A FAT-TAILED RAM
A FAT-TAILED RAM
Mughal, India, 17th Century
Opaque pigment on paper heightened with gold
Image 6 1/4 x 4 in. (16 x 10.1 cm.)
Folio 13 3/8 x 9 7/8 in. (34 x 25 cm.)
Sir Cowasji Jehangir Collection
For a related example of a Mughal painting of a ram dated to c.1625 - 50 in the John and Berte Ford Collection, see P. Pal, Desire and Devotion, Baltimore, 2001, p. 153, no. 77.
Following in the tradition of animal studies under Akbar, this curious portrait of a tethered fat-tailed ram is an unusual subject that clearly held an important role in the patrons life. Standing before a golden sky on a gently rising slope, the sheep stands perfectly still, tethered by a red collar and golden clip. The artist has gone to great pains to detail the striking colouring of the fleece and the unusual patterning around the head and neck of the animal. Such attention to detail suggests that it may have been a prized animal, reared specifically for breeding.
More common subjects for animal paintings were hunted game, exotic birds and foreign beasts, such as the Imperial Ram in the Sawai Man Singh II Museum, Jaipur (see Stuart Carey Welch, India: Art and Culture, p. 175, no. 108). Although the current animal is likely to have been prized for its domestic function and unique fleece pattern, the fat-tailed ram (Ovis aries) has been the subject of veneration since at least the 12th century, as evident in an Iranian bronze censer in the David Collection, Copenhagen, Inv. no. 31/1972. Further depictions from 3000 BC, on stone vessels from Uruk, and the later Ur (2400 BCE), in Mesopotamia are also known.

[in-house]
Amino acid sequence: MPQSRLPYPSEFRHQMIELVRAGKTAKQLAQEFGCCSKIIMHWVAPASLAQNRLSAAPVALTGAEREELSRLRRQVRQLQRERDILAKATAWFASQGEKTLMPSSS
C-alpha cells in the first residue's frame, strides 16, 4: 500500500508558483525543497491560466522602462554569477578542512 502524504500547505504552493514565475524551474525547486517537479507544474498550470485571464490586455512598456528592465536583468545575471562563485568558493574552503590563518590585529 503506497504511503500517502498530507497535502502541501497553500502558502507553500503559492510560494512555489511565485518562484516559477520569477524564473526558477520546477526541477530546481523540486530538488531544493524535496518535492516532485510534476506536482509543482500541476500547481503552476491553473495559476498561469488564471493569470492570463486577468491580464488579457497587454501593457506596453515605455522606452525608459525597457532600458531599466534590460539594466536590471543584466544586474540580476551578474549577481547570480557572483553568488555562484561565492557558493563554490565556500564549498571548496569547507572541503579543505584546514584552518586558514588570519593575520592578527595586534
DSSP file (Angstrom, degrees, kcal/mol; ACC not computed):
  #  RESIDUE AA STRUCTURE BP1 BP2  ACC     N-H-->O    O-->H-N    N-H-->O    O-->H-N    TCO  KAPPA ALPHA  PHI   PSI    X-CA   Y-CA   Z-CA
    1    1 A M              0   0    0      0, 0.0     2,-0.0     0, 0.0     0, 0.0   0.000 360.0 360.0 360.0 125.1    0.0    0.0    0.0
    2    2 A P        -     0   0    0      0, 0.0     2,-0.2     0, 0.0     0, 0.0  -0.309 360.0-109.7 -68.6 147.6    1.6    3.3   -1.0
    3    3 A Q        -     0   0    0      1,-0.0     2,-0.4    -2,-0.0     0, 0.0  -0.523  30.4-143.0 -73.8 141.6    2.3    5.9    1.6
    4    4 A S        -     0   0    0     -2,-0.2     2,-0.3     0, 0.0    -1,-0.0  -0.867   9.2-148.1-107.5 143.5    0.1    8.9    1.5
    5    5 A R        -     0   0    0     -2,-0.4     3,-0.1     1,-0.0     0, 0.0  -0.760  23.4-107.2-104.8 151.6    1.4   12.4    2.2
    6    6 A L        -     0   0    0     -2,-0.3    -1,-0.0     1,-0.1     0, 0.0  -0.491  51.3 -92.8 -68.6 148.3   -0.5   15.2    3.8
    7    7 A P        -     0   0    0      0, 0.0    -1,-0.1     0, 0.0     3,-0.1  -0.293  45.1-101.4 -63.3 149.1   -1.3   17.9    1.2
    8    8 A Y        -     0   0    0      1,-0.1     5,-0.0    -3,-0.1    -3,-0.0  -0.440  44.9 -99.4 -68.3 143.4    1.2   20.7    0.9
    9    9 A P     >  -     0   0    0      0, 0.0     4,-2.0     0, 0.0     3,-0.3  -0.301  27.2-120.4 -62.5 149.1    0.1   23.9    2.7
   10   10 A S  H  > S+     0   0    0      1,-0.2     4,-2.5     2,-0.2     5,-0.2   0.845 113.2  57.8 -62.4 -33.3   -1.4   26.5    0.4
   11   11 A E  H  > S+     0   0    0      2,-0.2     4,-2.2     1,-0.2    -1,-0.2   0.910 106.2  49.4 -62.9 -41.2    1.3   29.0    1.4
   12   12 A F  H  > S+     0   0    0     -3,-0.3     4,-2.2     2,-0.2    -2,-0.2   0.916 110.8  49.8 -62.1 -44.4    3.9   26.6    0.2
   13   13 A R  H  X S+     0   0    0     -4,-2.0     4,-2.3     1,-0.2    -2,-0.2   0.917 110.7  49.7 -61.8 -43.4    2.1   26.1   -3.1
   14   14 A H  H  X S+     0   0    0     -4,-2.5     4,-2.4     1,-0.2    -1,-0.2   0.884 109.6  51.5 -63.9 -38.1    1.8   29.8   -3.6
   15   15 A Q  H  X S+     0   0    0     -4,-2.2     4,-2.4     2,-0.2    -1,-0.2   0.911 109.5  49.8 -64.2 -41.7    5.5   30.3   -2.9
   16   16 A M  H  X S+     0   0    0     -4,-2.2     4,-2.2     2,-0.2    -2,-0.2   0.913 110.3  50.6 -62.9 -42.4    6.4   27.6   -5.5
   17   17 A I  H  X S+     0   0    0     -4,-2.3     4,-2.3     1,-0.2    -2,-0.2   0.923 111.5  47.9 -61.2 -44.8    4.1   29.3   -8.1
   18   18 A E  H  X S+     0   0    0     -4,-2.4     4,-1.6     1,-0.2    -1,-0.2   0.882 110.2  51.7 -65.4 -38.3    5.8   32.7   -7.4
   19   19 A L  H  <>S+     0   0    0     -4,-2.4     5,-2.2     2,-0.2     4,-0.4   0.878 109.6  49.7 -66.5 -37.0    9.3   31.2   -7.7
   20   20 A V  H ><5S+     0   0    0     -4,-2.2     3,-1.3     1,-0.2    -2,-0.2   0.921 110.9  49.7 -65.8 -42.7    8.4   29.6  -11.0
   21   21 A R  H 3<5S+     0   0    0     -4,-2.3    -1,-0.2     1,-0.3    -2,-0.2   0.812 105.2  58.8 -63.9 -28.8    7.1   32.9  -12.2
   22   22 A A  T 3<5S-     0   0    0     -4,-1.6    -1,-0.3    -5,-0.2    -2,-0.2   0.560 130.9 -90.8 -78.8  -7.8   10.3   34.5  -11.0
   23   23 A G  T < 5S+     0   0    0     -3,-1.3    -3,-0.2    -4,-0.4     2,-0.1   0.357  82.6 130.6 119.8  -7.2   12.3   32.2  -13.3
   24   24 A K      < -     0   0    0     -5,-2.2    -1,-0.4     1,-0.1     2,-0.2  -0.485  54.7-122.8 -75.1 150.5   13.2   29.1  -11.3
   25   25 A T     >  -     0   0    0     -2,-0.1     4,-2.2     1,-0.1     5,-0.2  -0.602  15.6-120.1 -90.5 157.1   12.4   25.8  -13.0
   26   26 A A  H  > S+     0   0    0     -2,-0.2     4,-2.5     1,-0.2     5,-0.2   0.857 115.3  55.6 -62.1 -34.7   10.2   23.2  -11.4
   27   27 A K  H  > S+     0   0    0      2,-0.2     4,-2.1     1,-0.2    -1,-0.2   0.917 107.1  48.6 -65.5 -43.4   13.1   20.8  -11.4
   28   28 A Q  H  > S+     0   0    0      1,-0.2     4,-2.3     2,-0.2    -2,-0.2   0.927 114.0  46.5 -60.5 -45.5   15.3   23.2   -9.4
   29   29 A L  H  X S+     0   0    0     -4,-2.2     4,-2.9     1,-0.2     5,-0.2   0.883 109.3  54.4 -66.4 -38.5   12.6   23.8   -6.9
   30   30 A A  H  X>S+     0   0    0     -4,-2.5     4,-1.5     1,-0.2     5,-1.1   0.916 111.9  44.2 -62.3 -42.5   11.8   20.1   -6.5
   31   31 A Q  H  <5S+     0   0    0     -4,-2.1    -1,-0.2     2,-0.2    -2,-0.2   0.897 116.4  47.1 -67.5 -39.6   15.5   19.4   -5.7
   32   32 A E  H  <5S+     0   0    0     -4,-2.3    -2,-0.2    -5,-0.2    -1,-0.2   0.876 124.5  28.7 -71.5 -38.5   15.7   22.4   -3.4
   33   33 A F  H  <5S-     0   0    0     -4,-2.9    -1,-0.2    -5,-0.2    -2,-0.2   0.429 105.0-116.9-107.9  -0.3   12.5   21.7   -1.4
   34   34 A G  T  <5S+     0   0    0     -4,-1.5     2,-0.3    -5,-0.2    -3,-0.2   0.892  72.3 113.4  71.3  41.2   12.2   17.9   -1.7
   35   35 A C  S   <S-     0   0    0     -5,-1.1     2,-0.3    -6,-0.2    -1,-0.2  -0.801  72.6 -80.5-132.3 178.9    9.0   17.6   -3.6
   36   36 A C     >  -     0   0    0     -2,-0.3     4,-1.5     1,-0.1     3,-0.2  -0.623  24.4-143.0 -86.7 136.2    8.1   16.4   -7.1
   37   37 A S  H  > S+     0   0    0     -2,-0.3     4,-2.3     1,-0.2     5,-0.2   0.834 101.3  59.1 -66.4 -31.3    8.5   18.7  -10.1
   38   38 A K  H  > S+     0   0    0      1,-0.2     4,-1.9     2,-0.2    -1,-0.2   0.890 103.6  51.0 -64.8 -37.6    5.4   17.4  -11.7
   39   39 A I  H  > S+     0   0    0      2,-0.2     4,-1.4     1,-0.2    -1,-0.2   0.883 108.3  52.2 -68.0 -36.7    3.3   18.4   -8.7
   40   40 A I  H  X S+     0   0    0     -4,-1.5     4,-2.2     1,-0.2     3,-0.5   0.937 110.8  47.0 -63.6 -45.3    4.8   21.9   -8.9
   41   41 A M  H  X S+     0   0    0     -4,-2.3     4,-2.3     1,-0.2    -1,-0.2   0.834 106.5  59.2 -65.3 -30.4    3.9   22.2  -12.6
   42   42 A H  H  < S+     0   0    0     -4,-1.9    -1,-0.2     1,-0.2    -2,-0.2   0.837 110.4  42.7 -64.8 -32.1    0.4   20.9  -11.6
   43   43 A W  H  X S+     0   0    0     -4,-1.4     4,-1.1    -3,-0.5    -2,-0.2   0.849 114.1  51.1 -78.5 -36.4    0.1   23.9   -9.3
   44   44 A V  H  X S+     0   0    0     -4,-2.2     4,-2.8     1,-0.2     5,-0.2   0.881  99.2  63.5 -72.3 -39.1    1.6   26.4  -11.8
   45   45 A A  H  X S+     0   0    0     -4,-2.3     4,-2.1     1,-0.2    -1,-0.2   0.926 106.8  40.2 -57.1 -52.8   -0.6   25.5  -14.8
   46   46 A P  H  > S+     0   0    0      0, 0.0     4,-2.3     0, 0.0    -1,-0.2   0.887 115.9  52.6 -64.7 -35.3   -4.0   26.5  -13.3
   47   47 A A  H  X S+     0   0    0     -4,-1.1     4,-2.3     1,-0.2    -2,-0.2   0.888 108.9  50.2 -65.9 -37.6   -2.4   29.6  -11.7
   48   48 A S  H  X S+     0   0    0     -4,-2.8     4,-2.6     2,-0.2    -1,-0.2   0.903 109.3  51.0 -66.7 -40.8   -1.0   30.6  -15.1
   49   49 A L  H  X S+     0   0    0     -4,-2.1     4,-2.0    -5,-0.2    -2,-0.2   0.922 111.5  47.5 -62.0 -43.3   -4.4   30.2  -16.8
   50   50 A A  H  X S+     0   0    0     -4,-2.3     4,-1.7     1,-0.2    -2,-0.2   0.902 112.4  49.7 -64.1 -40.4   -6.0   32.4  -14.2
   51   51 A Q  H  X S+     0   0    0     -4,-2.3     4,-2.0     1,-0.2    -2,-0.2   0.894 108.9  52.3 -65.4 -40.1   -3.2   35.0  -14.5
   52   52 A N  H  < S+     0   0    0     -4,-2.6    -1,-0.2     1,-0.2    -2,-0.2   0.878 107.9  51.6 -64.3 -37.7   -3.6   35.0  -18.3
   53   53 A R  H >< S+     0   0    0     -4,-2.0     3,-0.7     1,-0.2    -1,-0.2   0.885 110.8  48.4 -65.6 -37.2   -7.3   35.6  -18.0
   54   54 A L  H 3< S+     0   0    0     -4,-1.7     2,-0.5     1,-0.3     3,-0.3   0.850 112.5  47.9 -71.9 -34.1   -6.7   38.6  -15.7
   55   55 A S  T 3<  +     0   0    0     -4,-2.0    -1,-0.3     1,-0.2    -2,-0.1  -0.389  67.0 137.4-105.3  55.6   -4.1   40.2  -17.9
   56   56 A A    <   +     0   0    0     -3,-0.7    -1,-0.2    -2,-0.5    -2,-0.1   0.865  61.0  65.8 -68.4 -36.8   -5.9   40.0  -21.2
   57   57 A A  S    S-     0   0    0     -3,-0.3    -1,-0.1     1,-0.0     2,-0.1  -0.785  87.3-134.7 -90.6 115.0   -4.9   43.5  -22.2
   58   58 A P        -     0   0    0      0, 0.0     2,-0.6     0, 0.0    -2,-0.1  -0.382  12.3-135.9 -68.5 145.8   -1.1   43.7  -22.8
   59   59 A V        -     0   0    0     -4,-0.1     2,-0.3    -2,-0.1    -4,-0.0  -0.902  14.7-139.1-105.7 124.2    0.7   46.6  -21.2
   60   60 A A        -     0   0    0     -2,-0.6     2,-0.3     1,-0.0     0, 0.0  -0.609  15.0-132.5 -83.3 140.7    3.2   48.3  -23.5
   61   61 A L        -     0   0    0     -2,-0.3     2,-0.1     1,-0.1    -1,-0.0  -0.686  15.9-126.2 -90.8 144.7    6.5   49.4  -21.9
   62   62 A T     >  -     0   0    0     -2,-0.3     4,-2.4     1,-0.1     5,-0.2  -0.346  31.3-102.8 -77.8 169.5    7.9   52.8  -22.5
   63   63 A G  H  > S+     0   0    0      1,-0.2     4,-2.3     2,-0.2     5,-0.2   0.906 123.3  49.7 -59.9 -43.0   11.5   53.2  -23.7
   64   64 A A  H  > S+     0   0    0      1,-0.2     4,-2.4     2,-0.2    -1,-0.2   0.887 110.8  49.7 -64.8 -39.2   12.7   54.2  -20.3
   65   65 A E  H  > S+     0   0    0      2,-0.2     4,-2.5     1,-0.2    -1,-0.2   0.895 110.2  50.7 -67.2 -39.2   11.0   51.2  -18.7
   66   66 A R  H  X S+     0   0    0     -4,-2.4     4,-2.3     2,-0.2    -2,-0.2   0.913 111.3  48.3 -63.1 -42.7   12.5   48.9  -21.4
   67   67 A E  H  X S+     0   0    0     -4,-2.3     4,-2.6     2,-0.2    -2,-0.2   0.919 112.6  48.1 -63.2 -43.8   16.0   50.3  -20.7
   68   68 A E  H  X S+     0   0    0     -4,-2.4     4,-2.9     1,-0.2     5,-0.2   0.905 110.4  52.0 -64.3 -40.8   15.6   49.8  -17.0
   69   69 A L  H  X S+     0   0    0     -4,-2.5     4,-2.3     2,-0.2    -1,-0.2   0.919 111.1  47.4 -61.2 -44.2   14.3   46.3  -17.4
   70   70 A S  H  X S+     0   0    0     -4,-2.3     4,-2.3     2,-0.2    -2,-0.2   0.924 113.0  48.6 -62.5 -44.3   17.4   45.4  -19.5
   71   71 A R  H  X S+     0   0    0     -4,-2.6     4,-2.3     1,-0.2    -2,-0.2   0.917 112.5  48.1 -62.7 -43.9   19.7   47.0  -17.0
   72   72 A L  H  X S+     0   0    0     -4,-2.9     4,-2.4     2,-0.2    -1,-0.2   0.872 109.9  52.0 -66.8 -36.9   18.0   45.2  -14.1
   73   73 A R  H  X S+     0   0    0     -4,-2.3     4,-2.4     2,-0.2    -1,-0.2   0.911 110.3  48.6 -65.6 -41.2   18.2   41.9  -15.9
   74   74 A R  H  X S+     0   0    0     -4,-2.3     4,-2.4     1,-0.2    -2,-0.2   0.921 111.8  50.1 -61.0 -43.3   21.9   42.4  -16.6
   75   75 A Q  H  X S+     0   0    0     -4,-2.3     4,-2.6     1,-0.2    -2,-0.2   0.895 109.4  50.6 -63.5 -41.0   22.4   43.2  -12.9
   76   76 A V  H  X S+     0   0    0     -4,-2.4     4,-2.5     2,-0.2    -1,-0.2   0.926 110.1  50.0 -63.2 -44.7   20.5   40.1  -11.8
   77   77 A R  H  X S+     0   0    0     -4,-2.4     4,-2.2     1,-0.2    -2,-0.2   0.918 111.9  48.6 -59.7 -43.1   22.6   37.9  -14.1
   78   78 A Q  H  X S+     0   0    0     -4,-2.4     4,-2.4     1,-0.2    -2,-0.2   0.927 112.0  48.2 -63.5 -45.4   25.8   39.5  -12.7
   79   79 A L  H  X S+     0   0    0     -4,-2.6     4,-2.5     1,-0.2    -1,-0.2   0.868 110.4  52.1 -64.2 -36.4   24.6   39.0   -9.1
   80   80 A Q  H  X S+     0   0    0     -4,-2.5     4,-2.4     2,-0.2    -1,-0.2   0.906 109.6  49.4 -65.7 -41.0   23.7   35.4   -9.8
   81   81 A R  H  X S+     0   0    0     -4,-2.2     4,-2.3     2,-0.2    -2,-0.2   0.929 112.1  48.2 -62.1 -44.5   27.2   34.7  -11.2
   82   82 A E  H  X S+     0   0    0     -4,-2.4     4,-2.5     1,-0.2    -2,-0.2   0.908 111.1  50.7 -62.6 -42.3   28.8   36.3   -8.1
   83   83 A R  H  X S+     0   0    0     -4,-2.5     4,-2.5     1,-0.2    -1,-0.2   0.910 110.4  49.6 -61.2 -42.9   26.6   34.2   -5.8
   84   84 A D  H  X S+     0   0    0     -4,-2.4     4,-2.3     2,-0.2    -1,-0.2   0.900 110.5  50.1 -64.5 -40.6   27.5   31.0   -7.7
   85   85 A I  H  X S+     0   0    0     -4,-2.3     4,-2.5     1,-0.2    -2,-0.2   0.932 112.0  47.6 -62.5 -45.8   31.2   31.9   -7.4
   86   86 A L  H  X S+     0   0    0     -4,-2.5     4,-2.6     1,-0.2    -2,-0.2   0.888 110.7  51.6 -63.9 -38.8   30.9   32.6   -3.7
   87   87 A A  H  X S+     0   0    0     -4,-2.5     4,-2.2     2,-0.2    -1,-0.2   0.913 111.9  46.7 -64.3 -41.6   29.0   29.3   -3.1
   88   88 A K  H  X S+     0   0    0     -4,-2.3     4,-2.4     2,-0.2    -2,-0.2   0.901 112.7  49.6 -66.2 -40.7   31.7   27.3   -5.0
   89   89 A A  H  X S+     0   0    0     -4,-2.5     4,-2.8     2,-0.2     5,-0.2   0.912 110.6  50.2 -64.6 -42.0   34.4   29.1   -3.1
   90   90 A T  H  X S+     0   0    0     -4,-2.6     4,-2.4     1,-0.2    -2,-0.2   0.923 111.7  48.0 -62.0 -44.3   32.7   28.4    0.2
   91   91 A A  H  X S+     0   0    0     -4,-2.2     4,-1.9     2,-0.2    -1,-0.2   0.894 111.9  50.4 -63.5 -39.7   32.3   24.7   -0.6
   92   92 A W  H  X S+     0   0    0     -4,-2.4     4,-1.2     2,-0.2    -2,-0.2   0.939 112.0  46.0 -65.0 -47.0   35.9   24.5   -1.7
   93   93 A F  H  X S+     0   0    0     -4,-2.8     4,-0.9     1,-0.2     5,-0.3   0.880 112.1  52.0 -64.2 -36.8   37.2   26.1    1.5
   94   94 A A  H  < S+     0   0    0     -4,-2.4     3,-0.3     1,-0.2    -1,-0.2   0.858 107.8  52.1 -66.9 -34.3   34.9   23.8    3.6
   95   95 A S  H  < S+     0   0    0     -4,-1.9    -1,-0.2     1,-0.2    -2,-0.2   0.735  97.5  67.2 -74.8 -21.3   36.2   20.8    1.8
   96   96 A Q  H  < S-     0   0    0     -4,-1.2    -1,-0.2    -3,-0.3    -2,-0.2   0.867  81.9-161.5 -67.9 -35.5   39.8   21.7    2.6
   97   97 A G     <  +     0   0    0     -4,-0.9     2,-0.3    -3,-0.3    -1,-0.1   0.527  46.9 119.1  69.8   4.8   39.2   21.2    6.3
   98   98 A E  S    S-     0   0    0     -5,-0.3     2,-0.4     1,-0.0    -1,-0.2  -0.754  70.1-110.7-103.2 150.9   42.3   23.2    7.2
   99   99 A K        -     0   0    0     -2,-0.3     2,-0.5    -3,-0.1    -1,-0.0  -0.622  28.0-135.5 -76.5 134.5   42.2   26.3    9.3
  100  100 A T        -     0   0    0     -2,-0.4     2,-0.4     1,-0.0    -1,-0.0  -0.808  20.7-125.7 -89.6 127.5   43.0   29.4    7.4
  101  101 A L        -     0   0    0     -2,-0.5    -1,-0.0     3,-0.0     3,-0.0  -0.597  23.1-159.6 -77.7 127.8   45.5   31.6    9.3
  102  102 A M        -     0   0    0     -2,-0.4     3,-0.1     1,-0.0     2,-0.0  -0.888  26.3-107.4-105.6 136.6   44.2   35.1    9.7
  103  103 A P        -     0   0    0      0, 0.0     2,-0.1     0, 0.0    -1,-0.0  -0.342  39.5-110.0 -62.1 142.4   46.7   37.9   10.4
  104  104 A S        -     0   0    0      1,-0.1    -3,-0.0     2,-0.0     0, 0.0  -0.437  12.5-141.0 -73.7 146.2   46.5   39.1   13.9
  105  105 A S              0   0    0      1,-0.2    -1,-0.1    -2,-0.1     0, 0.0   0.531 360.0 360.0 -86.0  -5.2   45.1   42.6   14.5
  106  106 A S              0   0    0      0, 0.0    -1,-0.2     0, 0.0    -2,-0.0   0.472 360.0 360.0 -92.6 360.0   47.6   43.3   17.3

While a number of exotic Jacobs sheep and more common varieties appear in both Persian and Akbari narrative pictures of the 16th century, no other reference to this purely domestic species is known. Fat-tailed or fat-rumped sheep are so-named because they can store large amounts of fat in the tail and region of the rump. Fat-tailed sheep are found mostly in the extreme environments of Africa, the Middle East, and Asia. They grow wool, but are raised primarily for meat or milk production. Fat-tailed sheep still comprise roughly a quarter of the entire world's sheep population Locally known as Dumba they are still prized in and around Jaipur and Ajmer districts of Rajasthan. In India these sheep were specifically bred for the unique quality of the fat stored in the tail area and the fat (called lyyah) was used extensively in medieval Arab and Persian cookery. As noted by Salma Husain, lard from the fatty tail of sheep was the chosen cooking ingredient of Mughal cooking. (Salma Husain, The Emperors Table: The Art of Mughal Cuisine, New Delhi, 2011, p. 143)